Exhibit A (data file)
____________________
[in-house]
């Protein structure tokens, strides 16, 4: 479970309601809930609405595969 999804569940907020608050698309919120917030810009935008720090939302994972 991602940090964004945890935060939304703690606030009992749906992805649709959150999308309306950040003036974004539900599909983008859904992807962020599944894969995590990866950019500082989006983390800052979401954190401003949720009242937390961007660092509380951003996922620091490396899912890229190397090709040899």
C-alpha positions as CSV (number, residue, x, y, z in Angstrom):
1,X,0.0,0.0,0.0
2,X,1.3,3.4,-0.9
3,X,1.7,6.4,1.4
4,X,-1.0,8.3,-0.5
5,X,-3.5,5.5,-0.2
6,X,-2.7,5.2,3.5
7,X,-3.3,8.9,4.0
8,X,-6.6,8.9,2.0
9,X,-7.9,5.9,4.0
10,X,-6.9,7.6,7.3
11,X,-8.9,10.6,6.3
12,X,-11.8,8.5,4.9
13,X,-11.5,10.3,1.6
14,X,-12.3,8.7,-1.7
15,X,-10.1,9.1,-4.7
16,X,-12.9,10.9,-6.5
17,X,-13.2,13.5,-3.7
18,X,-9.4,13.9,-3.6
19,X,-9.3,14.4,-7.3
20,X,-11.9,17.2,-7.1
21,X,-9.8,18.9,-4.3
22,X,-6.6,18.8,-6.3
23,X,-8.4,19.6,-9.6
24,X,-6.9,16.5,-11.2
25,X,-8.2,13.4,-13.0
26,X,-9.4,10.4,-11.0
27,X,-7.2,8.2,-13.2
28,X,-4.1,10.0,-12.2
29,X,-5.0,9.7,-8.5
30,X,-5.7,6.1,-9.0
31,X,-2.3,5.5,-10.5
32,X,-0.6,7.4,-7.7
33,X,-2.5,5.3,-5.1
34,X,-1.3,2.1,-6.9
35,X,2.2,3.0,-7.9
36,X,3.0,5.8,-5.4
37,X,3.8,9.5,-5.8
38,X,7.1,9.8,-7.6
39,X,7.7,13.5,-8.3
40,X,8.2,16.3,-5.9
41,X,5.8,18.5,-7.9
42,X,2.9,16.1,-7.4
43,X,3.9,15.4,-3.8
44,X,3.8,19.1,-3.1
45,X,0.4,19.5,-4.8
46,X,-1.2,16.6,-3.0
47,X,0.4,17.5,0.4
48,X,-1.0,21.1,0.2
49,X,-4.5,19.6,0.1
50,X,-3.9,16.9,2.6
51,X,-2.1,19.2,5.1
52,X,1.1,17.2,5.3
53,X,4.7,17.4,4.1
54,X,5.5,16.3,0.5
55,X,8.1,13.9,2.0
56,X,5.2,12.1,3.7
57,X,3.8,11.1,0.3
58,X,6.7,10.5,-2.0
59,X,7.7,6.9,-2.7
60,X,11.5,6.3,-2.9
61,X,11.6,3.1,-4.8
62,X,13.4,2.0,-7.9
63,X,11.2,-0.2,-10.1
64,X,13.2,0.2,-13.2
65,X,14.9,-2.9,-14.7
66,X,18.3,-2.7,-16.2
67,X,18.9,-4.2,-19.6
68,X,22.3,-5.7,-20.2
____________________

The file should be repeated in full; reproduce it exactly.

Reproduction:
[in-house]
């Protein structure tokens, strides 16, 4: 479970309601809930609405595969 999804569940907020608050698309919120917030810009935008720090939302994972 991602940090964004945890935060939304703690606030009992749906992805649709959150999308309306950040003036974004539900599909983008859904992807962020599944894969995590990866950019500082989006983390800052979401954190401003949720009242937390961007660092509380951003996922620091490396899912890229190397090709040899």
C-alpha positions as CSV (number, residue, x, y, z in Angstrom):
1,X,0.0,0.0,0.0
2,X,1.3,3.4,-0.9
3,X,1.7,6.4,1.4
4,X,-1.0,8.3,-0.5
5,X,-3.5,5.5,-0.2
6,X,-2.7,5.2,3.5
7,X,-3.3,8.9,4.0
8,X,-6.6,8.9,2.0
9,X,-7.9,5.9,4.0
10,X,-6.9,7.6,7.3
11,X,-8.9,10.6,6.3
12,X,-11.8,8.5,4.9
13,X,-11.5,10.3,1.6
14,X,-12.3,8.7,-1.7
15,X,-10.1,9.1,-4.7
16,X,-12.9,10.9,-6.5
17,X,-13.2,13.5,-3.7
18,X,-9.4,13.9,-3.6
19,X,-9.3,14.4,-7.3
20,X,-11.9,17.2,-7.1
21,X,-9.8,18.9,-4.3
22,X,-6.6,18.8,-6.3
23,X,-8.4,19.6,-9.6
24,X,-6.9,16.5,-11.2
25,X,-8.2,13.4,-13.0
26,X,-9.4,10.4,-11.0
27,X,-7.2,8.2,-13.2
28,X,-4.1,10.0,-12.2
29,X,-5.0,9.7,-8.5
30,X,-5.7,6.1,-9.0
31,X,-2.3,5.5,-10.5
32,X,-0.6,7.4,-7.7
33,X,-2.5,5.3,-5.1
34,X,-1.3,2.1,-6.9
35,X,2.2,3.0,-7.9
36,X,3.0,5.8,-5.4
37,X,3.8,9.5,-5.8
38,X,7.1,9.8,-7.6
39,X,7.7,13.5,-8.3
40,X,8.2,16.3,-5.9
41,X,5.8,18.5,-7.9
42,X,2.9,16.1,-7.4
43,X,3.9,15.4,-3.8
44,X,3.8,19.1,-3.1
45,X,0.4,19.5,-4.8
46,X,-1.2,16.6,-3.0
47,X,0.4,17.5,0.4
48,X,-1.0,21.1,0.2
49,X,-4.5,19.6,0.1
50,X,-3.9,16.9,2.6
51,X,-2.1,19.2,5.1
52,X,1.1,17.2,5.3
53,X,4.7,17.4,4.1
54,X,5.5,16.3,0.5
55,X,8.1,13.9,2.0
56,X,5.2,12.1,3.7
57,X,3.8,11.1,0.3
58,X,6.7,10.5,-2.0
59,X,7.7,6.9,-2.7
60,X,11.5,6.3,-2.9
61,X,11.6,3.1,-4.8
62,X,13.4,2.0,-7.9
63,X,11.2,-0.2,-10.1
64,X,13.2,0.2,-13.2
65,X,14.9,-2.9,-14.7
66,X,18.3,-2.7,-16.2
67,X,18.9,-4.2,-19.6
68,X,22.3,-5.7,-20.2